The mining industry is often associated with massive pits either excavated into the ground or underneath the surface. Concern about the environmental impact of extracting minerals has existed for some time and shows no sign of abating. Despite big strides in technology, according to the World Bank, over 11% of global energy consumption comes from the mining, minerals and metals value chain. Changing this demands a serious rethink of the way minerals and metals are processed and mined.
The scrutiny on mining companies is as broad as it is concentrated, picking apart everything from corporate stewardship to the commodity mix. Shareholders are demanding better returns on less capital with a smaller environmental footprint. The winds of change have hit mining, but blustery conditions are not always a bad thing.
The temptation is to jump straight to the conclusion that the energy transition is an existential threat to an emissions-intensive industry. After all, meeting the goals of the Paris Agreement depends on retiring carbon-intensive activities. The movement towards low emissions technologies, such as battery storage, electrification, microgrids, wind and solar power, depends on the mining industry to provide the materials needed for this shift.
Simon Yacoub, the vice-president for strategy and transformation at Worley says that as we head down the electrification and energy storage path, we will require a different mineral mix. The minerals of the low emissions future include lithium, cobalt, iron ore, manganese, aluminum, nickel, lead and graphite. But the single most important mineral that will enable electrification and electron mobility is copper. Copper is critical in low emission and electric vehicles, energy transmission and storage, and renewable energy technologies that harness the sun and the wind. Essentially, sustainable development cannot be achieved without these minerals. Customers demand new energy expertise to establish affordable, reliable power to these mines, while technology is the biggest enabler to make the energy transition a commercially viable pathway.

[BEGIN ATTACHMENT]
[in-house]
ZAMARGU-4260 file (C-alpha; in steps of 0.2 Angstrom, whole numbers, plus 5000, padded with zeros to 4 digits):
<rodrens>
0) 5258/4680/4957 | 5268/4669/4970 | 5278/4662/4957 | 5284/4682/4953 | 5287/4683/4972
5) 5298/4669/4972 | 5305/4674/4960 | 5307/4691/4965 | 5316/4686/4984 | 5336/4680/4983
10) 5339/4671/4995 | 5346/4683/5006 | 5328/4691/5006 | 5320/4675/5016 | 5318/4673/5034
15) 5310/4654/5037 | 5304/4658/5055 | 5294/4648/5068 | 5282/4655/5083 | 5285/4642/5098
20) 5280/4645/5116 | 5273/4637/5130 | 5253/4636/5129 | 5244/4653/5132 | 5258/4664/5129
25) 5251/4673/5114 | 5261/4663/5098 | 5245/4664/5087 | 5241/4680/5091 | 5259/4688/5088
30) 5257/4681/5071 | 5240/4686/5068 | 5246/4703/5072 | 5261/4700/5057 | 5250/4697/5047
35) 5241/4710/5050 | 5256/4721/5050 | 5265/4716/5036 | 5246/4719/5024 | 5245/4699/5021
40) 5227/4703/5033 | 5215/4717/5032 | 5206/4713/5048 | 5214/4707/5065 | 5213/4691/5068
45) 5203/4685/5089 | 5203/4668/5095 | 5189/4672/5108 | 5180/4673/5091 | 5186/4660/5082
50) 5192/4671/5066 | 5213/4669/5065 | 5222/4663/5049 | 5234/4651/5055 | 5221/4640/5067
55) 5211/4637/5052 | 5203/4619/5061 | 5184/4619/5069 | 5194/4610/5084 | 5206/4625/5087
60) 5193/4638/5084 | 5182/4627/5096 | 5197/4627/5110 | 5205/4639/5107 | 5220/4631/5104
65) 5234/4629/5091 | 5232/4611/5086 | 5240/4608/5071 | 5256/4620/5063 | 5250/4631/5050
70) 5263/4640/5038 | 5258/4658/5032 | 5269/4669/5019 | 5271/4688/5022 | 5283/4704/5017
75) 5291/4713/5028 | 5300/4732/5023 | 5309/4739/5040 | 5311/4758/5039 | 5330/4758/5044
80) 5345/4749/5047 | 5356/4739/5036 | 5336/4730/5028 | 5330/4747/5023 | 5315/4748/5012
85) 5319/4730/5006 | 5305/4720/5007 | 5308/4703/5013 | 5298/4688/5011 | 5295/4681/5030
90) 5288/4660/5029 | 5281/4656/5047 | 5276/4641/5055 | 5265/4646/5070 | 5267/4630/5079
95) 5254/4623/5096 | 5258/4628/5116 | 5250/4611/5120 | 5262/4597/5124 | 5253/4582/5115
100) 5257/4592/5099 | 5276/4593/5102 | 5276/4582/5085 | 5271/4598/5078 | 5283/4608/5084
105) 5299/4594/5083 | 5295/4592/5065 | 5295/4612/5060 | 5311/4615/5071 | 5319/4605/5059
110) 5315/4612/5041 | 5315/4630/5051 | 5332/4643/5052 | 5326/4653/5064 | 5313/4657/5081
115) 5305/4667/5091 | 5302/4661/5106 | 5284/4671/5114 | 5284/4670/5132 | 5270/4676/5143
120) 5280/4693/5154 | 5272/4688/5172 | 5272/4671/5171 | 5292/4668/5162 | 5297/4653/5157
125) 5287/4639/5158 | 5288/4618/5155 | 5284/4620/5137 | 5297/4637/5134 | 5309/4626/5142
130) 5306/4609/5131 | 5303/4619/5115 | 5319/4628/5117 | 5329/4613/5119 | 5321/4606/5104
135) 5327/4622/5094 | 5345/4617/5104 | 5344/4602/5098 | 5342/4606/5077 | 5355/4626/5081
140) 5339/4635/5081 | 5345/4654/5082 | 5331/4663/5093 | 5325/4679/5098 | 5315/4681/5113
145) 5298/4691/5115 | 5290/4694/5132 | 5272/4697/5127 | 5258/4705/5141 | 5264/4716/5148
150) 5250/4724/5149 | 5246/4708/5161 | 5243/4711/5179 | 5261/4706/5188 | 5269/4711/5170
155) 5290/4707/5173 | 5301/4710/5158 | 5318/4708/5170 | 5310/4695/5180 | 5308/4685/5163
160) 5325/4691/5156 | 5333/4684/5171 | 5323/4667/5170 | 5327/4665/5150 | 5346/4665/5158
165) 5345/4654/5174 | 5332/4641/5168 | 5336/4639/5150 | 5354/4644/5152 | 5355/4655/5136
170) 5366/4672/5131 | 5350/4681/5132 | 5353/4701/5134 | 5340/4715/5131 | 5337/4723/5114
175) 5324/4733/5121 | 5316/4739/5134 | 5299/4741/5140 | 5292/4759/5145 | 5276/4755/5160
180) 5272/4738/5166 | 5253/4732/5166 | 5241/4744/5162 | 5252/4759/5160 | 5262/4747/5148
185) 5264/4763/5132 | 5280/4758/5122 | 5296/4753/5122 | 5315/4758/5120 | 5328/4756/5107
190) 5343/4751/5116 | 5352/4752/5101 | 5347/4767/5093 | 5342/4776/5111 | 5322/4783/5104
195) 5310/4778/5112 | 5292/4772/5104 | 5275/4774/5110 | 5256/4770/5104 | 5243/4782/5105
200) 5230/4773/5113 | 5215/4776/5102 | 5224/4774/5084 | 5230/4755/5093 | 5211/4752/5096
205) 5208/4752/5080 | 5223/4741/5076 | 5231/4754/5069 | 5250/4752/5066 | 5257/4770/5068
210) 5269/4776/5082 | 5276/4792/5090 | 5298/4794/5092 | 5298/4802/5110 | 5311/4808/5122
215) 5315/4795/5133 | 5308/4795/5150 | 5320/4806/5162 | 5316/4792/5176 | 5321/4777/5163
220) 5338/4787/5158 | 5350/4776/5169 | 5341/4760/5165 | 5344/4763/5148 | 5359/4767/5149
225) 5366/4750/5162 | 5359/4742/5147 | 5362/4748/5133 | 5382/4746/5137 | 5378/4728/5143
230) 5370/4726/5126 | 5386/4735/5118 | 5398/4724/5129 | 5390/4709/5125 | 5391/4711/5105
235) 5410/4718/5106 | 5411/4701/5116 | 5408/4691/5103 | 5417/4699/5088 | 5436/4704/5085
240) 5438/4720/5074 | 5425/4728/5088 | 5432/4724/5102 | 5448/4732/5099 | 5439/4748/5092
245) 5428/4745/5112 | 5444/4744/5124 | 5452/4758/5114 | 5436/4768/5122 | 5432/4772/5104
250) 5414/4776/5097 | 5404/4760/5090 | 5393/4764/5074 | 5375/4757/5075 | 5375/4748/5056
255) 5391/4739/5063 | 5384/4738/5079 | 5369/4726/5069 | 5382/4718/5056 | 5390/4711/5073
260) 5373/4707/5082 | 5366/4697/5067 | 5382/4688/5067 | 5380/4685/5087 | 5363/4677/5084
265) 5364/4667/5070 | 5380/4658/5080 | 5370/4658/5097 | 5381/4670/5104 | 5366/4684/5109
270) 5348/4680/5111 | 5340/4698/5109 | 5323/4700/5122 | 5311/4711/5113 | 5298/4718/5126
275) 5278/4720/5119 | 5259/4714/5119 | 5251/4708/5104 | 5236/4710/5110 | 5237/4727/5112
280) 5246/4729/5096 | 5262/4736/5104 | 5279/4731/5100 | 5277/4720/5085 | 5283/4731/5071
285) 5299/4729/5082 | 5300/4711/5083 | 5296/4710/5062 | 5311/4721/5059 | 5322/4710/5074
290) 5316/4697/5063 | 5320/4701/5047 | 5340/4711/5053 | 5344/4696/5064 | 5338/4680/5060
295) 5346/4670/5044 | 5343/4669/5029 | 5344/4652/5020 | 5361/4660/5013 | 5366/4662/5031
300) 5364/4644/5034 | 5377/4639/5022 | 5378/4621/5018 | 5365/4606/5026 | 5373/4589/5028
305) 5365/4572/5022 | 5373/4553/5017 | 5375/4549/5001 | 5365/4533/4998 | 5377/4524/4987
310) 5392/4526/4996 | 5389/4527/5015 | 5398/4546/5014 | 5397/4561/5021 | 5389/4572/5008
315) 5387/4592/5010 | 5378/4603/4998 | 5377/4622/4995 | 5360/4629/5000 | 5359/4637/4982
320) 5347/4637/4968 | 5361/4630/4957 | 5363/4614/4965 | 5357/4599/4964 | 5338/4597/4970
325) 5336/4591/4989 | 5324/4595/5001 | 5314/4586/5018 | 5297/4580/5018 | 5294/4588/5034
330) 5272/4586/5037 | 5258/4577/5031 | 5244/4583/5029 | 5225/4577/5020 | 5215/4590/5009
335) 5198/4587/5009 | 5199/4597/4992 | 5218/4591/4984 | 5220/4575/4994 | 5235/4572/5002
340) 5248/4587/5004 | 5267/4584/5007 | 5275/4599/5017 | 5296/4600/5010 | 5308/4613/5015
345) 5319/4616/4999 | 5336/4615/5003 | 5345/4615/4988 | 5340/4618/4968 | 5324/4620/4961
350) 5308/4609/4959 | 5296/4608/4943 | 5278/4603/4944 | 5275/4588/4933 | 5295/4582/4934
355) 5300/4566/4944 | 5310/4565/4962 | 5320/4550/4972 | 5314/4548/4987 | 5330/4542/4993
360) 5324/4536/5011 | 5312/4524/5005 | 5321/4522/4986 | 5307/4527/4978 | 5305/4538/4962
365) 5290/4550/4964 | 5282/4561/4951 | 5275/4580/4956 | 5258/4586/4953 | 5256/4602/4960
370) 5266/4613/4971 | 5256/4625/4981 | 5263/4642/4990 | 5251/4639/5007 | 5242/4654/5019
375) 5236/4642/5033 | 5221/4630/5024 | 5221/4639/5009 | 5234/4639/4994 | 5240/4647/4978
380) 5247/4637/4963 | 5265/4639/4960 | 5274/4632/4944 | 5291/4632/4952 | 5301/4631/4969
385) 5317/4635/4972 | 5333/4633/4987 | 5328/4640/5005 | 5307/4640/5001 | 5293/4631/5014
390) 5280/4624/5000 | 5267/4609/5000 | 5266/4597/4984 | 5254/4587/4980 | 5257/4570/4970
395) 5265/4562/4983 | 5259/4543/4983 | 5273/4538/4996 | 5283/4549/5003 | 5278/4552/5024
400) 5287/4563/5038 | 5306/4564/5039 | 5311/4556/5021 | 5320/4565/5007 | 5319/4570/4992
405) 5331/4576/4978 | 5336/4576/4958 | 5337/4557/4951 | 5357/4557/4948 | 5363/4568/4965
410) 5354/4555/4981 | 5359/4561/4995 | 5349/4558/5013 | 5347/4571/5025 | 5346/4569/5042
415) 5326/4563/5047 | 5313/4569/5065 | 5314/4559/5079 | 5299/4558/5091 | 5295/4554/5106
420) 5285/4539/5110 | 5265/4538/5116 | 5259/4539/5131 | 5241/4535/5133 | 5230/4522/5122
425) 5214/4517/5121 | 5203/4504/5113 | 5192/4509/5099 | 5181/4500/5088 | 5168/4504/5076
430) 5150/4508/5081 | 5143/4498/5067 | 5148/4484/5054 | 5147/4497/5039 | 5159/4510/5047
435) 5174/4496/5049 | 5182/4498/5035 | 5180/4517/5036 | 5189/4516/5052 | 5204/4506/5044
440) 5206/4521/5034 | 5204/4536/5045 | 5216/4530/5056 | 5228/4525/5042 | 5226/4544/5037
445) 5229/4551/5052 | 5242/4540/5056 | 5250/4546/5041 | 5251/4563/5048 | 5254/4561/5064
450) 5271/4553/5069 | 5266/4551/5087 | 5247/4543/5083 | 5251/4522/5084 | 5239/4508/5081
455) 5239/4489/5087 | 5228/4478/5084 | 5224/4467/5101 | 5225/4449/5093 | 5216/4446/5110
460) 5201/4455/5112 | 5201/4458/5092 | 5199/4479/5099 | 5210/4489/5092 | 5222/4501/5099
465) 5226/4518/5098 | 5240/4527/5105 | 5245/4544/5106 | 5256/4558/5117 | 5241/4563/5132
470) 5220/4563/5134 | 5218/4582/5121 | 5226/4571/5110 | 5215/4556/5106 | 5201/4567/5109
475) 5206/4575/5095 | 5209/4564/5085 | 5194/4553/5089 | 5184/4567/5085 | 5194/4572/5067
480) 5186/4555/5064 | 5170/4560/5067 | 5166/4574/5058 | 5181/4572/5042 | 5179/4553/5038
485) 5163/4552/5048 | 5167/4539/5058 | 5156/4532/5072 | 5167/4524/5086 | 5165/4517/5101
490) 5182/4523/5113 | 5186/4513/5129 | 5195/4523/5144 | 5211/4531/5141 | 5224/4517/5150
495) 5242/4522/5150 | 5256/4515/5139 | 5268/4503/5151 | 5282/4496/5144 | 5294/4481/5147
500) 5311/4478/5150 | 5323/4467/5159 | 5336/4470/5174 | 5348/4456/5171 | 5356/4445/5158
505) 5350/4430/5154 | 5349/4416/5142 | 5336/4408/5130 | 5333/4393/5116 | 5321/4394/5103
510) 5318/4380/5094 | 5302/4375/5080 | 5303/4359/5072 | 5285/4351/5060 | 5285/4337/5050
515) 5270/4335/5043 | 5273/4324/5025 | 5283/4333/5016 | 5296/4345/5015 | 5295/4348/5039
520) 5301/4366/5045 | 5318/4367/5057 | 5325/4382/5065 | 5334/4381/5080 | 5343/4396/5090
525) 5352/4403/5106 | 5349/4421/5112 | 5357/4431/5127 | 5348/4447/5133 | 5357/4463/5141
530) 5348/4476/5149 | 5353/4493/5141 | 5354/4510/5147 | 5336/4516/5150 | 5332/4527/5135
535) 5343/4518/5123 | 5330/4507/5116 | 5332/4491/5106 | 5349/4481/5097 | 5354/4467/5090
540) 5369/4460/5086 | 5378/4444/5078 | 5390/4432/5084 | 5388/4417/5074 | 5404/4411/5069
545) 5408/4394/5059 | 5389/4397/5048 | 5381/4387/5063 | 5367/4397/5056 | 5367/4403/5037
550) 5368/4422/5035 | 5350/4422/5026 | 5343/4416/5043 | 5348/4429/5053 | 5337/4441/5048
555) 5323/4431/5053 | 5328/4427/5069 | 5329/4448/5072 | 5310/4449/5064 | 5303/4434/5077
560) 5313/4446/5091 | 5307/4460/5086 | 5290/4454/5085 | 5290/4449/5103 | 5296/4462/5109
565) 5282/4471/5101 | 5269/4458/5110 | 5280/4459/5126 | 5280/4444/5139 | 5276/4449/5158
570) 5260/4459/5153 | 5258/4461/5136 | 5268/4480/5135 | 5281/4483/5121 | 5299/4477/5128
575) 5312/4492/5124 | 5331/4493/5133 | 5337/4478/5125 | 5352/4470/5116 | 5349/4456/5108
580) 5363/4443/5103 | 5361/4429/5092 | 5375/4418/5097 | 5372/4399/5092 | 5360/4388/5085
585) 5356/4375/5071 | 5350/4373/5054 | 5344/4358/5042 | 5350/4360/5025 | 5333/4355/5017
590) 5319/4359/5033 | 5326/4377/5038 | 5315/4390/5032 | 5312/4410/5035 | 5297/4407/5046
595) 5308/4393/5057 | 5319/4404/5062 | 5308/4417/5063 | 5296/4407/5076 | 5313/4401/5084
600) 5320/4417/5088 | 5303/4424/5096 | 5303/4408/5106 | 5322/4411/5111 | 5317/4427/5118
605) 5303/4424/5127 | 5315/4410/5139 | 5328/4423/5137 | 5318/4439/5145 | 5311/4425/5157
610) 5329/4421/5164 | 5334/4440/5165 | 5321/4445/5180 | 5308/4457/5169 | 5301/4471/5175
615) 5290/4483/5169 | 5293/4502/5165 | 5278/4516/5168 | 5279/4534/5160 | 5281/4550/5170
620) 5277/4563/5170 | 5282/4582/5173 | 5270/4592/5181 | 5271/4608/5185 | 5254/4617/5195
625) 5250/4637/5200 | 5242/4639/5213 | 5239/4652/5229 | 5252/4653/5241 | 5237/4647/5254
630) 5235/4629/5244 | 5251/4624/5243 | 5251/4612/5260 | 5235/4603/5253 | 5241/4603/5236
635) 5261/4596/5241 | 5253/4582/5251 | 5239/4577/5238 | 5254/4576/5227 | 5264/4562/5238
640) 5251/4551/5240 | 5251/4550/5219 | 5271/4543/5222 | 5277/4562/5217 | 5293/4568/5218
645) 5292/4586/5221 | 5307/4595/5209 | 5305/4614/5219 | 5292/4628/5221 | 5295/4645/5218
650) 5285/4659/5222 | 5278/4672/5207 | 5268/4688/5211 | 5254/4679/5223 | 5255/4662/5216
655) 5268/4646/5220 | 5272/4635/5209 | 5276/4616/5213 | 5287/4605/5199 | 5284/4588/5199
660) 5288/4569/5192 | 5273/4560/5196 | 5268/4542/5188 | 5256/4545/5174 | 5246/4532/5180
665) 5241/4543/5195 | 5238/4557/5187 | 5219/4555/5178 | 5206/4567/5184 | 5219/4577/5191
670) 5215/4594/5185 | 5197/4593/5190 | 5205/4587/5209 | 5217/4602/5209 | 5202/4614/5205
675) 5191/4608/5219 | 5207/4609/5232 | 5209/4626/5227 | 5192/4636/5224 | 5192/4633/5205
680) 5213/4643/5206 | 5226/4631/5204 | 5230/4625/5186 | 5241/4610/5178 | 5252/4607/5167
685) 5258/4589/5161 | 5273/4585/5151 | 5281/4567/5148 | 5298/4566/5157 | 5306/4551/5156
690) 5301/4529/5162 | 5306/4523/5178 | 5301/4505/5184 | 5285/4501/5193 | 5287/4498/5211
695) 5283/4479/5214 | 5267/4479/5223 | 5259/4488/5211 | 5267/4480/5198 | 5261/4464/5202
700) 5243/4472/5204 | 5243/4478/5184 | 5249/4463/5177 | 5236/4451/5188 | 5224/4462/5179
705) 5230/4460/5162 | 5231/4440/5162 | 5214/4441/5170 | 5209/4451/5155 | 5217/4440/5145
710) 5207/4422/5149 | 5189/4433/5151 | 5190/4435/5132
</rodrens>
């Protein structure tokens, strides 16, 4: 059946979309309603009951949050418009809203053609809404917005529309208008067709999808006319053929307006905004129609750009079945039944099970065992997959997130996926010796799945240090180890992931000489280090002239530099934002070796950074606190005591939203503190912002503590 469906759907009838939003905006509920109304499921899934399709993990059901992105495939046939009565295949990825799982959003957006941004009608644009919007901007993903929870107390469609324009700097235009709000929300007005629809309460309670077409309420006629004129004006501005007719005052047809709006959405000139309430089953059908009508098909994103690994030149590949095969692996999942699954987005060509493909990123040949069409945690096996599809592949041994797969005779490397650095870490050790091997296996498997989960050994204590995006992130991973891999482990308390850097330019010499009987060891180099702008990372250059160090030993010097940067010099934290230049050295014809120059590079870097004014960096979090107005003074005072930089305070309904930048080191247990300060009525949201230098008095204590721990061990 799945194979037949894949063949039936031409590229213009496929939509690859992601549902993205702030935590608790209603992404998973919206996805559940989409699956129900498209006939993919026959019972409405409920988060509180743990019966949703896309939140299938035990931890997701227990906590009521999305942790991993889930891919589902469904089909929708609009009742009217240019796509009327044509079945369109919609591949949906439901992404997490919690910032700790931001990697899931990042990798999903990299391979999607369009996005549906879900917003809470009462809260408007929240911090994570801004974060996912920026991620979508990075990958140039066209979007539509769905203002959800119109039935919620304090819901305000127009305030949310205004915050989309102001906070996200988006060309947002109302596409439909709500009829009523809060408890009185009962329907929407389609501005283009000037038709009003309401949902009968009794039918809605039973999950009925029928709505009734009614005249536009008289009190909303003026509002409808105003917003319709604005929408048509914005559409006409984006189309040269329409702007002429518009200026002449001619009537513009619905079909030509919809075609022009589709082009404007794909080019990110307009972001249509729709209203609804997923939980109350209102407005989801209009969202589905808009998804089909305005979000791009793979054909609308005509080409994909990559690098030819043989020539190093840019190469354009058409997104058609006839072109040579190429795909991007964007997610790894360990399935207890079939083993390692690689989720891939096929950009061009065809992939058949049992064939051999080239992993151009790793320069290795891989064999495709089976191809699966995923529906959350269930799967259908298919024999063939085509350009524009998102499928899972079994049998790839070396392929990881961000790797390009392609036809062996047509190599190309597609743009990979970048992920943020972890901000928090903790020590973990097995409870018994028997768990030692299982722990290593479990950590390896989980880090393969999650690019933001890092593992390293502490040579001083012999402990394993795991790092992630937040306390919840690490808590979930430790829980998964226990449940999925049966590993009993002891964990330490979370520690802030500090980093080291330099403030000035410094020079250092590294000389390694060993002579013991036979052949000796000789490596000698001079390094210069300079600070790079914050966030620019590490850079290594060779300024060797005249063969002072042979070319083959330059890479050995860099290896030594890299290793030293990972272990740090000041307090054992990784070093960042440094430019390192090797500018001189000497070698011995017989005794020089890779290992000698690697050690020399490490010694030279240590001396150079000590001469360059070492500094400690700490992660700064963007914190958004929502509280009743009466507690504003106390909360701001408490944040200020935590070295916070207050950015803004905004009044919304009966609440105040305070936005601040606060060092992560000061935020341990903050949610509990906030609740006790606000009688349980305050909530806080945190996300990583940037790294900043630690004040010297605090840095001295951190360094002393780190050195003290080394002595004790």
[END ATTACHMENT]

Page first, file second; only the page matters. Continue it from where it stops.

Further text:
Where there is uncertainty, there is opportunity. Greg Miller, a senior vice-president for mining, minerals, and metals at Worley, says the energy transition can’t happen at the speed we need it to unless we embrace better technologies to design and run mines. At the same time, the need to improve overall sustainability and the social license to operate remains paramount. Worley’s NextOre mineral sensing technology can help pinpoint the highest-grade material from a conveyor belt or truck and provide real time grade readings in seconds.
The opportunities for technological advances in a mining setting are endless. Mines can now use virtual reality for site training, 3D printing for spare parts manufacturing, predictive analytics platforms to manage safety and conduct aerial inspections of mine sites using drones. This equates to increased safety, productivity, and less carbon emissions, and assists the sector to do its bit to reach the targets of the Paris Agreement and decarbonise the mining process.
Contact Heather Warren, Worley, email@example.com